The New Zombie Feature Film at the 2009 Cannes Film Festival is Making Big Waves; The Film is Called Colin
Quickly becoming recognized as the “$70 zombie movie” the new zombie movie is being viewed at the 62nd Festival De Cannes, and is being talked about by nearly everyone in the industry and the buzz that is surrounding the film is making its way back to production companies. The film was made on a shoestring budget by British Director Marc Price, and isn’t just being noted for being watchable; now it looks like Colin could be purchased before it even leaves the 2009 Cannes Film Festival! This excellent article has more of the story.
The funny thing is that I put the Cannes screener together. Yes in my brief stint working for a company that did the screeners for various TV and film companies who were attending Cannes – I took an initially low res version of this and converted it, to add it to the database for 20 british companies all being represented by PACT UK Indies. If you like shaky cam cinema verite style horror, it looks pretty good.
Anyway, the film looks OK, and I am stoked that a Brit has again proved how one can achieve amazing results without having to resort to a mega budget etc. But I am a cynic and I do not believe that this film cost $70 to make – at all. I am sure it was made very cheaply, but I think the more realistic story is less interesting for the press and much more like a couple of grand, judging by the FX etc. But even then it is still amazing.
“A towel, it says, is about the most massively useful thing an interstellar hitchhiker can have. Partly it has great practical value. You can wrap it around you for warmth as you bound across the cold moons of Jaglan Beta; you can lie on it on the brilliant marble-sanded beaches of Santraginus V, inhaling the heady sea vapors; you can sleep under it beneath the stars which shine so redly on the desert world of Kakrafoon; use it to sail a miniraft down the slow heavy River Moth; wet it for use in hand-to-hand-combat; wrap it round your head to ward off noxious fumes or avoid the gaze of the Ravenous Bugblatter Beast of Traal (such a mind-boggingly stupid animal, it assumes that if you can’t see it, it can’t see you); you can wave your towel in emergencies as a distress signal, and of course dry yourself off with it if it still seems to be clean enough.”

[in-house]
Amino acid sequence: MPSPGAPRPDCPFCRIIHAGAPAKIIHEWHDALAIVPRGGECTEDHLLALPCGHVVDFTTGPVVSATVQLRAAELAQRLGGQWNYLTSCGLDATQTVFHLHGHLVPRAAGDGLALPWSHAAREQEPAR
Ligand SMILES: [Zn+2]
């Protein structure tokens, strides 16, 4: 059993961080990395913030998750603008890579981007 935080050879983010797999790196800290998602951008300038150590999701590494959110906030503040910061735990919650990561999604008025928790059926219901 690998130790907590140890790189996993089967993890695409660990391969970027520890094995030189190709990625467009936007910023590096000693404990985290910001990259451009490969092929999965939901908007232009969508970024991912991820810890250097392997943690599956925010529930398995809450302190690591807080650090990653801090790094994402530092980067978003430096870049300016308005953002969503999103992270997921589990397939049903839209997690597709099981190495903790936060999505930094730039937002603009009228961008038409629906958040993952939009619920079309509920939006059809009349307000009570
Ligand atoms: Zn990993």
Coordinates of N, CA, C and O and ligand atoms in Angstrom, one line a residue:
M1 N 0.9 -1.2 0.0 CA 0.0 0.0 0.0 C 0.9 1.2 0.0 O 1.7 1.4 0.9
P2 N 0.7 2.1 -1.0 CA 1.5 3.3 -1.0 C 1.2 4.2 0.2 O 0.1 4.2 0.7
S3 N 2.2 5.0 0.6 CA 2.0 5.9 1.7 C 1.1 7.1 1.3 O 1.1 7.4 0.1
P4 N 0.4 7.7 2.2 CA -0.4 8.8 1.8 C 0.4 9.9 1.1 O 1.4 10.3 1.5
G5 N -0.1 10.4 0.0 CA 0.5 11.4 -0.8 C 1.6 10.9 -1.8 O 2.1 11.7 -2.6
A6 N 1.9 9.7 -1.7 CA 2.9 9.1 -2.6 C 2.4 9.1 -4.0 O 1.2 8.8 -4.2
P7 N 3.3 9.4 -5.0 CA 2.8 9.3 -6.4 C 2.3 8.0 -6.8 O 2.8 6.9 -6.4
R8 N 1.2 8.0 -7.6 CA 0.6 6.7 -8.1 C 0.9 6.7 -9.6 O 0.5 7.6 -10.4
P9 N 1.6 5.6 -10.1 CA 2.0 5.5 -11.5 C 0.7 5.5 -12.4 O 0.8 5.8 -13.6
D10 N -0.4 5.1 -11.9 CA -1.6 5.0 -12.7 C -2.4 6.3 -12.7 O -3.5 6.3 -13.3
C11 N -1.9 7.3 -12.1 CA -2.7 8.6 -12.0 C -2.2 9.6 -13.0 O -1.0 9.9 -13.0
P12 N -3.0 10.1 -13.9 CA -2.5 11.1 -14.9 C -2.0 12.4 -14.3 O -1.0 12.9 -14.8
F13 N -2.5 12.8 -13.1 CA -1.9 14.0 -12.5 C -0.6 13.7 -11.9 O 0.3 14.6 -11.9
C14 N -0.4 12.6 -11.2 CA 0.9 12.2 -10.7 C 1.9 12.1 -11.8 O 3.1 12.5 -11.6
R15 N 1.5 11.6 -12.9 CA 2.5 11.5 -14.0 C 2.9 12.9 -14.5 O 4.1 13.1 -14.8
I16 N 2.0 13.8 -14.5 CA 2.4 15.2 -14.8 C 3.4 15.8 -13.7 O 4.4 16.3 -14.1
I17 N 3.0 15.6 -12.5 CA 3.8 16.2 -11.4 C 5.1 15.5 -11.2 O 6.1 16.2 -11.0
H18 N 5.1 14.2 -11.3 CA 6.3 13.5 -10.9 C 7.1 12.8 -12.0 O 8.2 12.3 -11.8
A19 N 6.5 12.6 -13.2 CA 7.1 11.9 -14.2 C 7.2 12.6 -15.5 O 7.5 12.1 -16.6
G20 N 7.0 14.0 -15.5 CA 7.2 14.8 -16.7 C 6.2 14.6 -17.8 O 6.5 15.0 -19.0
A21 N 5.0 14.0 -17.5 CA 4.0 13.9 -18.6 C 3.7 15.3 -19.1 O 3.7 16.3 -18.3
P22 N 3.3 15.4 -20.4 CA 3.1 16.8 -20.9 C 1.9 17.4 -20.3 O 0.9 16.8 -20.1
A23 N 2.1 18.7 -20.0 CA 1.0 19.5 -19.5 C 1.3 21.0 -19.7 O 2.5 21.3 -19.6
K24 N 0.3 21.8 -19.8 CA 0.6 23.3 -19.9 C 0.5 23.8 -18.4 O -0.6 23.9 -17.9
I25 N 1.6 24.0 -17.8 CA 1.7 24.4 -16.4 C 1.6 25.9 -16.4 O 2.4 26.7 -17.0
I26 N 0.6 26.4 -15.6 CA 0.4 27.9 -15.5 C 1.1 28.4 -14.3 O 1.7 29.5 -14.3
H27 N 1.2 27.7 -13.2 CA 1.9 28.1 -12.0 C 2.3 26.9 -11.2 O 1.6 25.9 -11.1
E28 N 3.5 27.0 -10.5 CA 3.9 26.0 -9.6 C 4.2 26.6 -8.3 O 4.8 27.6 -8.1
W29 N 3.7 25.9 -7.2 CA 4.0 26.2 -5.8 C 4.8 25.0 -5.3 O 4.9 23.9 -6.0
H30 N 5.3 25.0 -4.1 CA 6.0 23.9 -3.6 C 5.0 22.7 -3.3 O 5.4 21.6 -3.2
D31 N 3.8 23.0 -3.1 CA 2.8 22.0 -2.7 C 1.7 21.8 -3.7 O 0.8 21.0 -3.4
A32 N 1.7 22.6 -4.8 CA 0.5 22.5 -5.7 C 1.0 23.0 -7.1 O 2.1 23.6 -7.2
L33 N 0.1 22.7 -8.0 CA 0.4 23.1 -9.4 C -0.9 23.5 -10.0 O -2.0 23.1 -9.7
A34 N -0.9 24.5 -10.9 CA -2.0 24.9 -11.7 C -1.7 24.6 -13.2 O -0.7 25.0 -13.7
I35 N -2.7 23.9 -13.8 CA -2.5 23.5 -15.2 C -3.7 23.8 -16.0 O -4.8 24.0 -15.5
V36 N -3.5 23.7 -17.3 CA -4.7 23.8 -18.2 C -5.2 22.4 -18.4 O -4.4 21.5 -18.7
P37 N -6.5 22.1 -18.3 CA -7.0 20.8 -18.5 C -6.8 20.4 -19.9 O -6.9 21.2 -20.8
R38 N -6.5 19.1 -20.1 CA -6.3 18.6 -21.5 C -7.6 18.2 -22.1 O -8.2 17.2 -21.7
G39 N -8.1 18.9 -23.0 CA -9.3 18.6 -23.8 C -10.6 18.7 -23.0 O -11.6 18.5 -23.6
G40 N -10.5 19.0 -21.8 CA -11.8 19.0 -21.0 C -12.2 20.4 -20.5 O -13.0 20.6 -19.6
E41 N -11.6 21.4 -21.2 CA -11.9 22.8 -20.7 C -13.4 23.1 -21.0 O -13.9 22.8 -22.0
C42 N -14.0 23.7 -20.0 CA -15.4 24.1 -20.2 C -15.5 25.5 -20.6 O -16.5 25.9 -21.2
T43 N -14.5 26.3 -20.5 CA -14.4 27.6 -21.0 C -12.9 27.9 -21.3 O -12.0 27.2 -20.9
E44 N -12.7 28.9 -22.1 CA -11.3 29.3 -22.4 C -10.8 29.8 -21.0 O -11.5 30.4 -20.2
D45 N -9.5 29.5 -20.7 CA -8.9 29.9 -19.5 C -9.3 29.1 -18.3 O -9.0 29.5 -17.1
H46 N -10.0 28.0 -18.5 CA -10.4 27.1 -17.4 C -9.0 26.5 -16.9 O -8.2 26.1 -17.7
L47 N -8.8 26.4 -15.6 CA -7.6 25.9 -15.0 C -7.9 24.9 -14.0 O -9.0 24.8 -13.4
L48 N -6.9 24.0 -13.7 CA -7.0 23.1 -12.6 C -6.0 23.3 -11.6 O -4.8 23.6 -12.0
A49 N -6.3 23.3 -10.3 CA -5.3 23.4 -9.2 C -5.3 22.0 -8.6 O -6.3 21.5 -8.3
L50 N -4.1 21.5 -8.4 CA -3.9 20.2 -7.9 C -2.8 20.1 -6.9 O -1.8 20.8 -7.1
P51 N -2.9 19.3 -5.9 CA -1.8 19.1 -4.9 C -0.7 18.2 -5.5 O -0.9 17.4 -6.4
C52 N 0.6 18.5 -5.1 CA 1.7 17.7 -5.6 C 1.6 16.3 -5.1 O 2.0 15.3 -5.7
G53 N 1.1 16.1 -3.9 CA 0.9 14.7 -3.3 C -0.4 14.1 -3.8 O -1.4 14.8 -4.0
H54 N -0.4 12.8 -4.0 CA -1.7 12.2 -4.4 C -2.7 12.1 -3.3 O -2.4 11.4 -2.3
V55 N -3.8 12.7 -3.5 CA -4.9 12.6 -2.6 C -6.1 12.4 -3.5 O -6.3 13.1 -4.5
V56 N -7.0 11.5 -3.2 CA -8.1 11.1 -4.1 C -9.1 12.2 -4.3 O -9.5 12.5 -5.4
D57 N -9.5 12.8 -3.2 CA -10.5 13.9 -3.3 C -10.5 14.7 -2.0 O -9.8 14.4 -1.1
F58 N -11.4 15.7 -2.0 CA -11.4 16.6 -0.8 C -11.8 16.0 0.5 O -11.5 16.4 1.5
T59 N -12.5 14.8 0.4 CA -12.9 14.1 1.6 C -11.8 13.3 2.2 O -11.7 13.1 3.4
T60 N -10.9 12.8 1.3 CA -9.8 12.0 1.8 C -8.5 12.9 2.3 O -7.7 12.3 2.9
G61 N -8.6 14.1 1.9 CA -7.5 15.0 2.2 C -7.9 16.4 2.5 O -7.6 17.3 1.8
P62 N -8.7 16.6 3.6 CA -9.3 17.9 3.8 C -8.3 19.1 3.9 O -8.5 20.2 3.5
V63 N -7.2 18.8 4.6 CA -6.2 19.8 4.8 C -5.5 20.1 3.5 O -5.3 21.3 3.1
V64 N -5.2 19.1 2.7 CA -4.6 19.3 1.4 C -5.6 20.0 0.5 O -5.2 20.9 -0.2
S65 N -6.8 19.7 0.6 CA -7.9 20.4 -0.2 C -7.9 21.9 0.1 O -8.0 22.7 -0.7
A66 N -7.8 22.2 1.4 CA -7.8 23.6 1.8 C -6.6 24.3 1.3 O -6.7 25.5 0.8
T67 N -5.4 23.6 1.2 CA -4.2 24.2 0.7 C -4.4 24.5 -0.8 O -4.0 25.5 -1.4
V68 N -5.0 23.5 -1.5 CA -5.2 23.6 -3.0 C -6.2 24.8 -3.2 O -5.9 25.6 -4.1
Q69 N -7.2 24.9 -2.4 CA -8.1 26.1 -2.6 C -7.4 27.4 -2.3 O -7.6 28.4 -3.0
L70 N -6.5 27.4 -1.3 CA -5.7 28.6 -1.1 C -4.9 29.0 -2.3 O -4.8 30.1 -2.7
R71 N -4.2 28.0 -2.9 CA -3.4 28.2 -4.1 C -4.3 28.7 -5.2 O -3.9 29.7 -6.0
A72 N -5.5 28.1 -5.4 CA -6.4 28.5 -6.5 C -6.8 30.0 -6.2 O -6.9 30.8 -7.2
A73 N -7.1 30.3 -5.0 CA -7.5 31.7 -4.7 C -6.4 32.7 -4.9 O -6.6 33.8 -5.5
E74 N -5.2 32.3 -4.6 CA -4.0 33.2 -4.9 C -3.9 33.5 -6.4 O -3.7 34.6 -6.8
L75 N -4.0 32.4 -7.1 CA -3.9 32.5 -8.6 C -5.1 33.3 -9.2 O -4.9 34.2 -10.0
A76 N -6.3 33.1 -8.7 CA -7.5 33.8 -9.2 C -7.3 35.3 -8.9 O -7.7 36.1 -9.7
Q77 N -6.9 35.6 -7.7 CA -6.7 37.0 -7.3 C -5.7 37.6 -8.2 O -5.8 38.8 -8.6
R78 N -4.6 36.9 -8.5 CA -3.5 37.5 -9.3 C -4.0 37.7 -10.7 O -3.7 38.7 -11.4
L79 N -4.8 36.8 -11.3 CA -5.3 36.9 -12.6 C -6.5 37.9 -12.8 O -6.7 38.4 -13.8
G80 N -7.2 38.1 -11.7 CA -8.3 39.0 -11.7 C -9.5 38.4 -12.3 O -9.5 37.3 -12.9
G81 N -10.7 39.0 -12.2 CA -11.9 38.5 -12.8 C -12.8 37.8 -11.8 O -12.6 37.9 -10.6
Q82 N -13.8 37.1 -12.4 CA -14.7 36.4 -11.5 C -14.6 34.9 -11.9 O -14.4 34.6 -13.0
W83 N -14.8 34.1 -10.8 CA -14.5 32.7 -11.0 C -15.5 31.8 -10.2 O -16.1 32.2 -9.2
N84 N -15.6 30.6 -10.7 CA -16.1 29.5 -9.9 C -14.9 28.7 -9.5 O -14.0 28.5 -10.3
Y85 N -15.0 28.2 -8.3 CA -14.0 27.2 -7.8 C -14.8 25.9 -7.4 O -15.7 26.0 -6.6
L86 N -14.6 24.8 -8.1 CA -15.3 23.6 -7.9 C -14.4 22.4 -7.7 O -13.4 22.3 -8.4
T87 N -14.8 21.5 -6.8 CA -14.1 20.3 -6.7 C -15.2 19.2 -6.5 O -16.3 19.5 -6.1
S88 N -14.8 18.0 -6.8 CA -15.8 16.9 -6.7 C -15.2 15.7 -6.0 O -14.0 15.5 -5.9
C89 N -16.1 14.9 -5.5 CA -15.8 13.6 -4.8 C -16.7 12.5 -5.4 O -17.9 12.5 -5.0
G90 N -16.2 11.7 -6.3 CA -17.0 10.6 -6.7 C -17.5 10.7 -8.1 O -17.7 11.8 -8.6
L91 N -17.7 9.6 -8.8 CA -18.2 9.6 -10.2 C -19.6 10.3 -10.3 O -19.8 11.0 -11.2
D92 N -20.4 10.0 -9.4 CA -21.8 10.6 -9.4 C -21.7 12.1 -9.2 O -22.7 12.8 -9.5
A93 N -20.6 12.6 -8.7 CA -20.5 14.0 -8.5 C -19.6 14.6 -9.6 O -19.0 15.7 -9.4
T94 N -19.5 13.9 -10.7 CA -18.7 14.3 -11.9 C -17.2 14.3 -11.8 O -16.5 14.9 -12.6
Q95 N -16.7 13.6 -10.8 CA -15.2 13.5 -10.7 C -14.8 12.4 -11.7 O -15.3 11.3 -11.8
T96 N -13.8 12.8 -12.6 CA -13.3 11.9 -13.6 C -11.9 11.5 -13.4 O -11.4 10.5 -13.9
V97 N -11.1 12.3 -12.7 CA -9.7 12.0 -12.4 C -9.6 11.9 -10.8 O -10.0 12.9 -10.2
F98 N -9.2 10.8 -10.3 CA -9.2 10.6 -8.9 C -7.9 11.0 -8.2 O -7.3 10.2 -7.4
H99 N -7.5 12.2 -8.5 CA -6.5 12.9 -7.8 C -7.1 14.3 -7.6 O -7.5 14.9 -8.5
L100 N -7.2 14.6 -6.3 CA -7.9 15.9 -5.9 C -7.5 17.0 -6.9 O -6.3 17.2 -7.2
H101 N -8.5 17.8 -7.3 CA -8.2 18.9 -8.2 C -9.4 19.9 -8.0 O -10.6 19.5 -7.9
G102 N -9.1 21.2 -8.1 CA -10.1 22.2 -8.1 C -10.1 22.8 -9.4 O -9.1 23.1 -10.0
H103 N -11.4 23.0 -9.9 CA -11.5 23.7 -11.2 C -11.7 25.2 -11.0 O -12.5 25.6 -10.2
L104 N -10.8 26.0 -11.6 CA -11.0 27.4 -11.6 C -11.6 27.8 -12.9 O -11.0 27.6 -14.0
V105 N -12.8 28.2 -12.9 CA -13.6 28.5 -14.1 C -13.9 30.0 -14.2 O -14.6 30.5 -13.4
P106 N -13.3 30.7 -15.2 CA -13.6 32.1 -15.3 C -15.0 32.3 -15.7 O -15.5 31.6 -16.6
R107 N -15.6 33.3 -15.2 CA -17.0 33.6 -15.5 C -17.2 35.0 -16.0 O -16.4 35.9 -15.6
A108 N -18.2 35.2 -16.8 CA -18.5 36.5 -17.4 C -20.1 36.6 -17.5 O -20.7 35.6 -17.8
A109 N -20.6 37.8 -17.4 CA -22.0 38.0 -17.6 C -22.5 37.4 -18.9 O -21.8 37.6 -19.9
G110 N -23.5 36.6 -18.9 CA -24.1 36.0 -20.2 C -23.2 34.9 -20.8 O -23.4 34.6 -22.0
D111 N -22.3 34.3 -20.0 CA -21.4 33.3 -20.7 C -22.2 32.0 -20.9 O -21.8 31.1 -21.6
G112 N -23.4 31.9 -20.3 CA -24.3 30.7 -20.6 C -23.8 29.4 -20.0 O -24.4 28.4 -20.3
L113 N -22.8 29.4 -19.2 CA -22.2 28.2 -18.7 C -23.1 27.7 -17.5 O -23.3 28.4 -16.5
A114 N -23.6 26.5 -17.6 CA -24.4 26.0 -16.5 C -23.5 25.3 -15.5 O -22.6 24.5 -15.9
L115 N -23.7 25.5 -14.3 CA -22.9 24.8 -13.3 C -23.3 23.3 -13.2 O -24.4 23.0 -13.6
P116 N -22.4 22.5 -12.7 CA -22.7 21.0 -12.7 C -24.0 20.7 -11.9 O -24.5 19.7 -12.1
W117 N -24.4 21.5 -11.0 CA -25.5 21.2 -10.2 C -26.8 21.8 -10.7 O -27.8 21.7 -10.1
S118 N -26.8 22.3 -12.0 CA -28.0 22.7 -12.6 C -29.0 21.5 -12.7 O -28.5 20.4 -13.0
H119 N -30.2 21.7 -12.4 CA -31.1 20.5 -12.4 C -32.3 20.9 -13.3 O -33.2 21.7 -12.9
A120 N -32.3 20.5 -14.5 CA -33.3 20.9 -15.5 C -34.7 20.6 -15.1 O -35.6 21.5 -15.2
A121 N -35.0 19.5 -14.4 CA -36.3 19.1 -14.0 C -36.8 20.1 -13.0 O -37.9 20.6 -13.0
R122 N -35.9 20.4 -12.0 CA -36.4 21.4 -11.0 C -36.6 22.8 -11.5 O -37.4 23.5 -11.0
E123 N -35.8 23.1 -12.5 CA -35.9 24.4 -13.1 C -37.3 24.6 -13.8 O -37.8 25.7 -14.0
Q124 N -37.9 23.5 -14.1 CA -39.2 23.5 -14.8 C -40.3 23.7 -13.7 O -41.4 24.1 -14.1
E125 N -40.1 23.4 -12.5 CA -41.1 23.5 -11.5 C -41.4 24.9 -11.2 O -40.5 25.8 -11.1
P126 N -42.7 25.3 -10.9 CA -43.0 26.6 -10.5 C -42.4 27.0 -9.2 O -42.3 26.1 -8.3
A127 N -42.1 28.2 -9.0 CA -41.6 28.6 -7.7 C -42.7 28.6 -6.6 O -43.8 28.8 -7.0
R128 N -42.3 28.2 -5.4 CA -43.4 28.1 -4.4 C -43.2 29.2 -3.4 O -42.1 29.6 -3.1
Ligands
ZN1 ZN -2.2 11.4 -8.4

Personally I will be using mine to carry out bizarre grip related chin up exercises. But you are all free to do with yours as you will. Enjoy!
The new Parker novel, THE LOVERS, will be published on June 2nd in the US, and on July 9th in the UK. The book has already received a starred review from Publishers Weekly in the US and concerns Parker’s search for the truth about his father’s death. I love the Parker books and have always believed that there was more to this backstory than meets the eye and can’t wait to finally read about it!
From Publishers Weekly:
“Bestseller [John] Connolly once again expertly melds a hard-boiled plot with the supernatural in his eighth Charlie Parker crime novel (after THE REAPERS). While previous books in the series explored the trauma at the heart of Parker’s backstory, the murder of the PI’s wife and daughter, this one examines an equally devastating family trauma– the suicide of his New York City policeman father, Will, after Will gunned down two unarmed teenagers decades earlier. As Parker, who was 15 at the time, seeks the truth about his ancestry, [SPOILER DELETED]. When he learns a pair [SPOILER DELETED] have him at the top of their hit list, he decides to return to New York City after a stint tending bar in Maine. The underlying grim sadness and Connolly’s unwillingness to pull his punches will appeal to noir fans, while his effective use of understatement and evocative prose makes his alternate universe plausible.”
I am so gutted! I just saw THE SPIRIT – a film I had wanted to see for ages, yet I am completely perplexed by how disappointing the whole experience was!
The problem with the SIN CITY look is that in the hard work that goes into the process of creating this fantasy CG world, which automatically distances you from reality, you often lose track of what makes a good film great – the audience being able to grasp the thematic premise of the film and feeling like they are in the moment with you.
Right from scene 1 you lost me Frank. I didn’t understand the world you had created, nor did I understand the part that I was to play as audience member. Did you want me to laugh with your choices or at them? Did you want me to feel any kind of emotion? if so, you failed. I didn’t care at all. If so, why create a dream like world of smoke and swirling snow and fill it full of alienating voiceover and cliche homages to tired 40s detective films and mash it up with modern technology and pop culture references? Why make every line uttered a zinger of a ham fisted piss take of all that is great about dialogue?